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How to Manage it from an Occupational Therapist Perspective

What is stress?

All of us deal with stress in our lives – it is a natural occurrence and one would be unreasonable to think that we can live completely stress free lives. In fact, a low amount of stress can be ideal. It can give us that push we need to accomplish things in our lives. That bit of fire under our feet so to say. However, when we have a large amount of stress it can be overwhelming to us and can impact us both physiologically as well as emotionally. This is when stress is no longer beneficial and is instead detrimental to our wellbeing.  For more information on what stress is, you can refer to this blog post (

Here’s another way to put it, we all have a bucket that we are holding. This bucket contains our stress level. Now imagine the water flowing into your bucket are the different stresses in life. What are some things that stress you out? Our work, school, relationships, and what’s going on around us can add stress to our bucket. How much stress it may add varies on how stressful the situation is. An upcoming exam may add a lot of stress to our bucket; whereas, forgetting to write an email may cause only slight stress (however each person is different and may find those in reverse order of stress level). Our buckets can only hold so much stress before a bucket overflows and we fill overwhelmed and it can begin to impact on our physical/mental well being.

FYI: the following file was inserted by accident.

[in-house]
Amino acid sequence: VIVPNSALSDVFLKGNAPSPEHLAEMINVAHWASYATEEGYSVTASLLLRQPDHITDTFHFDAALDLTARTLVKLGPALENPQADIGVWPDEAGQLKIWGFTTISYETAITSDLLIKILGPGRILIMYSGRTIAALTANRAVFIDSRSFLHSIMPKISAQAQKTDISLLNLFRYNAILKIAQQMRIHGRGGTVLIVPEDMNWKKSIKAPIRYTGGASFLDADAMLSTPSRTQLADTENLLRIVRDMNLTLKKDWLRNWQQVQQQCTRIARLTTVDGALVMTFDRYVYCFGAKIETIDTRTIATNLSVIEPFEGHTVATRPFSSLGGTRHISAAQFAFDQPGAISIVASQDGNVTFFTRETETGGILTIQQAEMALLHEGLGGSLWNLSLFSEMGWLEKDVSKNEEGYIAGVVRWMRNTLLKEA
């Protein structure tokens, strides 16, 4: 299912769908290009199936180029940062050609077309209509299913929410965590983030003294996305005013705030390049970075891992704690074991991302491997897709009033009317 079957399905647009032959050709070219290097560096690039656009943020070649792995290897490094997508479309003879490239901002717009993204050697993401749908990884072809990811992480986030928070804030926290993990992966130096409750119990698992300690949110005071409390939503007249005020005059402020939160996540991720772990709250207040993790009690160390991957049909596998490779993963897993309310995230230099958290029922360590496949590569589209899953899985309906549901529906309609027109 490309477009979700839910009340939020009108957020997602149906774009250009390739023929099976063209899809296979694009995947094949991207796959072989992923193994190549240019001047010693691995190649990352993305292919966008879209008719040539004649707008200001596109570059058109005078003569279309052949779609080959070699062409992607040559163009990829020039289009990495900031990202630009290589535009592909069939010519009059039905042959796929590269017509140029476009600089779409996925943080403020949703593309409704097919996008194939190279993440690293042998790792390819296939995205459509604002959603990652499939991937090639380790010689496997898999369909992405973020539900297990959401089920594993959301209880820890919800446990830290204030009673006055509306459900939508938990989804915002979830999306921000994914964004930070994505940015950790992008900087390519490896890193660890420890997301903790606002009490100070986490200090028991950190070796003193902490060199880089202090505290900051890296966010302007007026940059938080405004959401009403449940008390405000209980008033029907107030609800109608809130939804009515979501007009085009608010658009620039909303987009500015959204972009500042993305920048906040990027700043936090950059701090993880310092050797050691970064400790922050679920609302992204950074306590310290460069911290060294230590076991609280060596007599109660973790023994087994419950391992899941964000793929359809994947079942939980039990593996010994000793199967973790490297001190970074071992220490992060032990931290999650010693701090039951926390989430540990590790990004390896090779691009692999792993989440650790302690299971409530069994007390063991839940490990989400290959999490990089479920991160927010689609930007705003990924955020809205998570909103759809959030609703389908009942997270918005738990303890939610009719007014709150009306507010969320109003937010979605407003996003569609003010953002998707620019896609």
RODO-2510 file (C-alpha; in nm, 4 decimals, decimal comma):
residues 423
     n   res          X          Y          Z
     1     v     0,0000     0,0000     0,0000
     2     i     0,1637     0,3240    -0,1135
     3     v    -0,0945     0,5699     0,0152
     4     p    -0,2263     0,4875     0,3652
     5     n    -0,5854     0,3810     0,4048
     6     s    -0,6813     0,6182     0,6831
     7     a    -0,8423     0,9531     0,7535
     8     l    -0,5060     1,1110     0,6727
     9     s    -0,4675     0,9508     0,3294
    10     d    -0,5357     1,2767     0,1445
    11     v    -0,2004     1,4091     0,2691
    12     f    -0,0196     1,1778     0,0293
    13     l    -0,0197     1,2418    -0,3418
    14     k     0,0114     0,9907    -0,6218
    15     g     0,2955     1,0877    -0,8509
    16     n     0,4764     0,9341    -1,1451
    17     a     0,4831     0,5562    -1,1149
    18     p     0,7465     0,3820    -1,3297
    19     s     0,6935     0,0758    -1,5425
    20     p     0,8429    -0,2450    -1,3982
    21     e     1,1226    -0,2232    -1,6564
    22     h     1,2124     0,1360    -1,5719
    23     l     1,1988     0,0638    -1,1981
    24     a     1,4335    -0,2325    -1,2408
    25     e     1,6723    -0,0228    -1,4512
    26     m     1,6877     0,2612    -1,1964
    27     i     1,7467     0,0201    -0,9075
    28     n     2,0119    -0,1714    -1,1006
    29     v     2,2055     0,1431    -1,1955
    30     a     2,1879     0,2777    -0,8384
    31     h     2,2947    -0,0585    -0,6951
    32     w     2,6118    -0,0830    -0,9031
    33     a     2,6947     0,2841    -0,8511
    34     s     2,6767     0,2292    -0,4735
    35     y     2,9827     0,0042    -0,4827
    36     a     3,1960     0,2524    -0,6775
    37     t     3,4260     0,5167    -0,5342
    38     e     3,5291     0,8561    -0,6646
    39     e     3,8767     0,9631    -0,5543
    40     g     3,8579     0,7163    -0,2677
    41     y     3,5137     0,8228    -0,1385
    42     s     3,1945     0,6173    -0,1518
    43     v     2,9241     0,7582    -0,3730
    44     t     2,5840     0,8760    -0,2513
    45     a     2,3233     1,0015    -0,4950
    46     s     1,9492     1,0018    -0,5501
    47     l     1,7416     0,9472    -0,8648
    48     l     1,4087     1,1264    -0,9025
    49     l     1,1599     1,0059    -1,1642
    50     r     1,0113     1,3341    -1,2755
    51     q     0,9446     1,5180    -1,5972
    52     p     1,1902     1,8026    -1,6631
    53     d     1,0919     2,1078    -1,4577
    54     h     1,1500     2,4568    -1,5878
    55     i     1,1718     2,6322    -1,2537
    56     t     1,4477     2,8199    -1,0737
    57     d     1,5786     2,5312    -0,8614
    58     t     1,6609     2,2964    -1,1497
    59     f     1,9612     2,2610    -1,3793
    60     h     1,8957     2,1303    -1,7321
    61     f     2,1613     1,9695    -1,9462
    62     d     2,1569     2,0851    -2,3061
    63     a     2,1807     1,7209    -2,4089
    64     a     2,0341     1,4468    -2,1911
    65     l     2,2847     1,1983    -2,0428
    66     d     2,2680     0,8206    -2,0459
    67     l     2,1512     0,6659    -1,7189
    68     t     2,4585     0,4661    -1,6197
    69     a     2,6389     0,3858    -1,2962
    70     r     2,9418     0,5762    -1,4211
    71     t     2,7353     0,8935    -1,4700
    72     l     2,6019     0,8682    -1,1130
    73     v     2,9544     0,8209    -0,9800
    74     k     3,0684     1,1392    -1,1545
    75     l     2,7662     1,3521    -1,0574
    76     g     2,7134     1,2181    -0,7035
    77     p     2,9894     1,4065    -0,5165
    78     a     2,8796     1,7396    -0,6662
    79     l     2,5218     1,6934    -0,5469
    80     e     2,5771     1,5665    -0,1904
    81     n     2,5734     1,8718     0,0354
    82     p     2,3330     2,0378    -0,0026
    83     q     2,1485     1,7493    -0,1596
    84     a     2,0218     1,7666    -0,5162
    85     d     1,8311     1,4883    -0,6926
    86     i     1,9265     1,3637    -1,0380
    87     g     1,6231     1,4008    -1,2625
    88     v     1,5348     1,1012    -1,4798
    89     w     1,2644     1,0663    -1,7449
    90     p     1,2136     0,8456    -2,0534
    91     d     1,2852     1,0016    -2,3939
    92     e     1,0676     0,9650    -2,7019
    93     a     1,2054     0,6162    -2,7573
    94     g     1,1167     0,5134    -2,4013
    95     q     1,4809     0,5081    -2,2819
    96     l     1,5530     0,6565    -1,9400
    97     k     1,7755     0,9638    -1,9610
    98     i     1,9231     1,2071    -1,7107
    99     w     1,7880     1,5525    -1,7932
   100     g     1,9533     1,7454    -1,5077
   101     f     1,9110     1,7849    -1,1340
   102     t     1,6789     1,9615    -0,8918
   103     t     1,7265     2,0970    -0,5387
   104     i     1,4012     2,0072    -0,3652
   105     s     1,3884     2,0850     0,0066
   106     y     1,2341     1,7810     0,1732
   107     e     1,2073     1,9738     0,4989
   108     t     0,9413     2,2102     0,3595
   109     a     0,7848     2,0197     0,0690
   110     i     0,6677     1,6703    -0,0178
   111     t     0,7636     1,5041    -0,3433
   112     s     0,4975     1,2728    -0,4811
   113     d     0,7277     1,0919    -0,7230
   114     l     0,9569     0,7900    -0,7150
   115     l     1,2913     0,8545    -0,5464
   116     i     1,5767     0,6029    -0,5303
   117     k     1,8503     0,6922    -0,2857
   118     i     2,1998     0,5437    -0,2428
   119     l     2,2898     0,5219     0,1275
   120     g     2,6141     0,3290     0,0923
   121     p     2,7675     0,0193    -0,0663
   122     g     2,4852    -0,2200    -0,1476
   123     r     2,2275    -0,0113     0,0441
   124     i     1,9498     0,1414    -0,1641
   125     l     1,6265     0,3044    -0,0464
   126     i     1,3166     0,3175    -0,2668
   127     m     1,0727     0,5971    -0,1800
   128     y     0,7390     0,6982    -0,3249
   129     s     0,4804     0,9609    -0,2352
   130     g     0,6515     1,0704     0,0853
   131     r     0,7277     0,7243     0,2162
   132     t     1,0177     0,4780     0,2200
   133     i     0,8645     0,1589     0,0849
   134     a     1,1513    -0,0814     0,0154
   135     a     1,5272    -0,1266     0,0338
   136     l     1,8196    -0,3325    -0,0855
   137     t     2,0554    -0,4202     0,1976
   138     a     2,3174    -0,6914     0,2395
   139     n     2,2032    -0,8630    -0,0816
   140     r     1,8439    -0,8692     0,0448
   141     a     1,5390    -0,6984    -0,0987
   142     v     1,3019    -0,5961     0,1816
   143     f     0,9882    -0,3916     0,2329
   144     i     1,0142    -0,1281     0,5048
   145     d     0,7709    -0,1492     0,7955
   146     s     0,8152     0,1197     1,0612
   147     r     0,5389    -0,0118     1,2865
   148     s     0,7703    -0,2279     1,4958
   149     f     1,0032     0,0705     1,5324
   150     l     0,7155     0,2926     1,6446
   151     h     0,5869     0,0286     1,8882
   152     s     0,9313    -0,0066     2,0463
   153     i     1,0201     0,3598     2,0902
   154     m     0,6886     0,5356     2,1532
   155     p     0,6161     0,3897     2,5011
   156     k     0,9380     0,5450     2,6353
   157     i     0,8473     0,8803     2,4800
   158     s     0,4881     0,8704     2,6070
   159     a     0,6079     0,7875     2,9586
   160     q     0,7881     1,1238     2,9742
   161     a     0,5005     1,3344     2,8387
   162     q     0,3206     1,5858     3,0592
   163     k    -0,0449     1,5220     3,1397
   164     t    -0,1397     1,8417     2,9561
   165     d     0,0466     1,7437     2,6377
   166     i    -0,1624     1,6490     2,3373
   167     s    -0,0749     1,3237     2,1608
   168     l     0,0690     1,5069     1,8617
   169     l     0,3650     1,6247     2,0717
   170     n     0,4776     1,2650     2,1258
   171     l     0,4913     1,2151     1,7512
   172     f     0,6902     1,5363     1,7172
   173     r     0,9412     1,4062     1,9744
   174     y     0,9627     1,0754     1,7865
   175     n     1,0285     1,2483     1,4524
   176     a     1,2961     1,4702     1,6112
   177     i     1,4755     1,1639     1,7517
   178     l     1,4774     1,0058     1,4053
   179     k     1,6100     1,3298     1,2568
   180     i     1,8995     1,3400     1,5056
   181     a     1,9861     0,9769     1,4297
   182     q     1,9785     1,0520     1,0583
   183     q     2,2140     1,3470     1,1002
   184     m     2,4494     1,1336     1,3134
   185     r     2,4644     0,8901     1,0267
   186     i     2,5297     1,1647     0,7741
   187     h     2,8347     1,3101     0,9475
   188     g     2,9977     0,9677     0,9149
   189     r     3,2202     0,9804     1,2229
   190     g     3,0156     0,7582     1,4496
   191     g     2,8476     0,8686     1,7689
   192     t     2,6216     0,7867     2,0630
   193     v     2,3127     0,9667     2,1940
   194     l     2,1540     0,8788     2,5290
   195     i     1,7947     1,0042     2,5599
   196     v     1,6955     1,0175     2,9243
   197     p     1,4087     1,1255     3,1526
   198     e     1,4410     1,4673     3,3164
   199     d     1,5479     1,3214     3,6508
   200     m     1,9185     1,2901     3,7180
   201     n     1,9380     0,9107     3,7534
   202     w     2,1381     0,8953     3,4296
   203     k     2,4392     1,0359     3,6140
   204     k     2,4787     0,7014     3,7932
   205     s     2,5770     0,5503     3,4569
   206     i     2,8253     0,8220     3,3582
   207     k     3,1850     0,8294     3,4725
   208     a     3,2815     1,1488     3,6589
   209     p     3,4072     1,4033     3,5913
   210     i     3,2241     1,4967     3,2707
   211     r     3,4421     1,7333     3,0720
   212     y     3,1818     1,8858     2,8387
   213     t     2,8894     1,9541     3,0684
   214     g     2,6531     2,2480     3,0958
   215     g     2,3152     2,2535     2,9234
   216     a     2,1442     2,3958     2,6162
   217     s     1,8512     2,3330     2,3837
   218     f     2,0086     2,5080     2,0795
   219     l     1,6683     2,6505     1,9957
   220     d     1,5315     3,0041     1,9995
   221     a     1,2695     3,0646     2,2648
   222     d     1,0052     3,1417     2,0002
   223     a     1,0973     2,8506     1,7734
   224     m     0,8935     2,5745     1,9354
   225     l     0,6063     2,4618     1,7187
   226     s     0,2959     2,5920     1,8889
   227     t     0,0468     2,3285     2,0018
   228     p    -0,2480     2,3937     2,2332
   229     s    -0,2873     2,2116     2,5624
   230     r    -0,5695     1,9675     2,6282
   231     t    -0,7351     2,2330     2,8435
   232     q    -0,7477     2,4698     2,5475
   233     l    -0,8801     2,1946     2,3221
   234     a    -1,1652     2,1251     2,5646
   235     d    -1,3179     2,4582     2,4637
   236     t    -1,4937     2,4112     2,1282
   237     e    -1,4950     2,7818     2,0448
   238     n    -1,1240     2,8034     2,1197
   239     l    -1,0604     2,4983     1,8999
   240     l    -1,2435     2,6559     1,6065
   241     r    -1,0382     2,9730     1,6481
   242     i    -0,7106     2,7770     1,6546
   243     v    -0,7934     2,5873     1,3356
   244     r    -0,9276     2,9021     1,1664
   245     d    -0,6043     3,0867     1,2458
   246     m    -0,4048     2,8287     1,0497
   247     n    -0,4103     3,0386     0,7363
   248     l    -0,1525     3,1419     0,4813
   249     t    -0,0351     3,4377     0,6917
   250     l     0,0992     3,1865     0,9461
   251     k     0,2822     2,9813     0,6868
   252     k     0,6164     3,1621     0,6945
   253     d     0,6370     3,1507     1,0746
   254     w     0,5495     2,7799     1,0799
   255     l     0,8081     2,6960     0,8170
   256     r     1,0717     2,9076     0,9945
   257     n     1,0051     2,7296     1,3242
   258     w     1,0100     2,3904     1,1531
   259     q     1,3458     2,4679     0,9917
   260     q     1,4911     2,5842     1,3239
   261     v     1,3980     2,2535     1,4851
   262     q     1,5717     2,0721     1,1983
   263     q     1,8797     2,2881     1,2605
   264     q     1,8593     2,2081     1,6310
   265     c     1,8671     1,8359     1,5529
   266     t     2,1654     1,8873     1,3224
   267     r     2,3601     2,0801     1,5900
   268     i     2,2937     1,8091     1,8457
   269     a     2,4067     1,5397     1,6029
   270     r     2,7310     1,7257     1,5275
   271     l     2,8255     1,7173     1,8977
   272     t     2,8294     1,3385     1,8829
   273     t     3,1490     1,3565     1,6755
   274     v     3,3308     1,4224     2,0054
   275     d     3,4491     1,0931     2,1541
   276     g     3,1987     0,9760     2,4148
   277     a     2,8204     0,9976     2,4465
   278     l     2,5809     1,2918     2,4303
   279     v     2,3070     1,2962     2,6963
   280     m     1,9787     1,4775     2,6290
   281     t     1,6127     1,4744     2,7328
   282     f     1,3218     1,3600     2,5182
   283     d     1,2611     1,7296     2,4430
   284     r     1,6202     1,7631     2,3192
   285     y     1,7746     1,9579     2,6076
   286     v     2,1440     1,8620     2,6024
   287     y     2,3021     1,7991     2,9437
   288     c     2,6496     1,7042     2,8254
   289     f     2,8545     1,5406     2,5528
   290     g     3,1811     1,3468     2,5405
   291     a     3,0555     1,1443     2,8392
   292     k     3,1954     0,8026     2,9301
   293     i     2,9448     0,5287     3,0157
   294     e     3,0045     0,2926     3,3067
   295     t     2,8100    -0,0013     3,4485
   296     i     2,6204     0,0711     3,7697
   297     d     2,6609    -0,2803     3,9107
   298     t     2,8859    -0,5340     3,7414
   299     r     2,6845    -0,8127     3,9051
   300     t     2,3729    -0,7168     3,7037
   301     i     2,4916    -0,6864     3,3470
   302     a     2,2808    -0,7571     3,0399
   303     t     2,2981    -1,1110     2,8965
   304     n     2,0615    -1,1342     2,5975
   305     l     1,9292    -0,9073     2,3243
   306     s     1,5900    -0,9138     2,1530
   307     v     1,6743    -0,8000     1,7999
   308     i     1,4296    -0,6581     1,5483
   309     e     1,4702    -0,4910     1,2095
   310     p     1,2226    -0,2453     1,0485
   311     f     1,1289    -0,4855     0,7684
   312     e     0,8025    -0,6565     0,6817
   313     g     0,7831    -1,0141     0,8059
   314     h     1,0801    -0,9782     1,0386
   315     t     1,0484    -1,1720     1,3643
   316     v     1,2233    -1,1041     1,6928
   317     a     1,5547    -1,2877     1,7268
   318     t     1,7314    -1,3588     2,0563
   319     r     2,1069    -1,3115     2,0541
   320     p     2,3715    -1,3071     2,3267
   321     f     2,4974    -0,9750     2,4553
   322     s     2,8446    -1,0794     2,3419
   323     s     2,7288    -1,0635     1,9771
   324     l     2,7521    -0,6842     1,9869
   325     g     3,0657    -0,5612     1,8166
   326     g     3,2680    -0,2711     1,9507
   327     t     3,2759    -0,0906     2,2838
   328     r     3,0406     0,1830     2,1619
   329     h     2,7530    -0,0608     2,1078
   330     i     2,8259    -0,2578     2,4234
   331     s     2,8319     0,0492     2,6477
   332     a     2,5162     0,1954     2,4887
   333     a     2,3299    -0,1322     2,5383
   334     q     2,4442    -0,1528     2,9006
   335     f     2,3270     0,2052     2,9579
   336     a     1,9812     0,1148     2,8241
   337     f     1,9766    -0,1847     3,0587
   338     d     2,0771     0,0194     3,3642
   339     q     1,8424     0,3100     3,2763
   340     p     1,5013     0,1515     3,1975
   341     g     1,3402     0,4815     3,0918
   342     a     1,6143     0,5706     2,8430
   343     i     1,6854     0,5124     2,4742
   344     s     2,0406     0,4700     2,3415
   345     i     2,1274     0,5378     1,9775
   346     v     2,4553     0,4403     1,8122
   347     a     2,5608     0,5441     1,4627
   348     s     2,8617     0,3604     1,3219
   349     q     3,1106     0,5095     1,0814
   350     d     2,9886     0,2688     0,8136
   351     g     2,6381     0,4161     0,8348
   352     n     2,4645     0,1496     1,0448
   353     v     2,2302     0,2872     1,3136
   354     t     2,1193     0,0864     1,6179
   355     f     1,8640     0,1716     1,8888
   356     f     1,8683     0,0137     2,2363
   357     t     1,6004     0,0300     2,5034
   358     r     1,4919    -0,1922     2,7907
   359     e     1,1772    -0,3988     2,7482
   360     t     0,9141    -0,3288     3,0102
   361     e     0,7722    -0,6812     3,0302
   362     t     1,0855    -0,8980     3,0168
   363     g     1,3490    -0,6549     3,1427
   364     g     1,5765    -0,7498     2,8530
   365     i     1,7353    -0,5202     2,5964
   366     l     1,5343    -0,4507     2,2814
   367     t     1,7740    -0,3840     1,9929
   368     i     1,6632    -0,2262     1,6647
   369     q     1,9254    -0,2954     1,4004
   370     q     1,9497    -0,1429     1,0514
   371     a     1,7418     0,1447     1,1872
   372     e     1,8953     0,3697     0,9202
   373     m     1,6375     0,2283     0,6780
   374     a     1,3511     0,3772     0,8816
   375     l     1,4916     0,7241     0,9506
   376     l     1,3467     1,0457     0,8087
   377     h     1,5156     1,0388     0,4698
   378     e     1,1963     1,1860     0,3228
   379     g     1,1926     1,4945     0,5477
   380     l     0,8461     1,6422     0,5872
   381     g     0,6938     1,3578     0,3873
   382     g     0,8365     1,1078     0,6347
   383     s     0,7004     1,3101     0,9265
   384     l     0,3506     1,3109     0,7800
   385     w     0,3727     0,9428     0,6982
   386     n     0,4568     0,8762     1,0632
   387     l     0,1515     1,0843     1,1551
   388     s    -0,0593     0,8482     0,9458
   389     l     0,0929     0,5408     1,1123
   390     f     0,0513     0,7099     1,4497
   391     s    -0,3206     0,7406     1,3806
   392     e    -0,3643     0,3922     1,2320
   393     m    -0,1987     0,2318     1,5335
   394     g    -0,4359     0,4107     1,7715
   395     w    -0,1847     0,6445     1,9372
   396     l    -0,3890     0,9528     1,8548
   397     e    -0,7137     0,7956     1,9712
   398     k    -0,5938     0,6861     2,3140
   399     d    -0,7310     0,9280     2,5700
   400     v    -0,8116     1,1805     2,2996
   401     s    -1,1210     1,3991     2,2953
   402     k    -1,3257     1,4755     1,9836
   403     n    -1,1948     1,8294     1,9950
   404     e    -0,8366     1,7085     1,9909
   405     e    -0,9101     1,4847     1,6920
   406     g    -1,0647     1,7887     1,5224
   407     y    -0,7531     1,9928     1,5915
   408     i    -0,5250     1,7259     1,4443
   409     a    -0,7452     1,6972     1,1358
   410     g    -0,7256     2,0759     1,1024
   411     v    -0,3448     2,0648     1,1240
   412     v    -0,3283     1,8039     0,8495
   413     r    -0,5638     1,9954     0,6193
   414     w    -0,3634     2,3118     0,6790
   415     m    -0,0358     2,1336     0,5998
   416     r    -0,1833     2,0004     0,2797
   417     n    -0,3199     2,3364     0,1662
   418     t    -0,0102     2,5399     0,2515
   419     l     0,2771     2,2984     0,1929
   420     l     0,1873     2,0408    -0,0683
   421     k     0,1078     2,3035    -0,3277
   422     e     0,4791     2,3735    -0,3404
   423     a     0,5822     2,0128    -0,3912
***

Stress Care Bucket

When we have high levels of stress that overflow our bucket, that’s when we can enter our flight or fight response. This is our body’s way of preparing to either face the thing causing our stress or to run from it. When we enter this state we have very physiological and mental changes that happen to us. You may notice that when you are stressed you feel hot or flushed. You may notice your heart is racing. Your breathing becomes shallow and quick. Your stomach may feel like a heavy ball is inside as your digestive system slows down. Your mouth may feel very dry, and your muscles feel tense. You may find it hard to think or find your words. This is your body’s way of preparing the body for flight or fight. This is a normal bodily reaction; however, this can be very draining on the body; especially if we experience this repeatedly. It is important to remember that when in a state of flight or fight, your child may have difficulty listening to your logical explanation of why they should calm down just as you would when you are highly stressed. We will discuss this more below.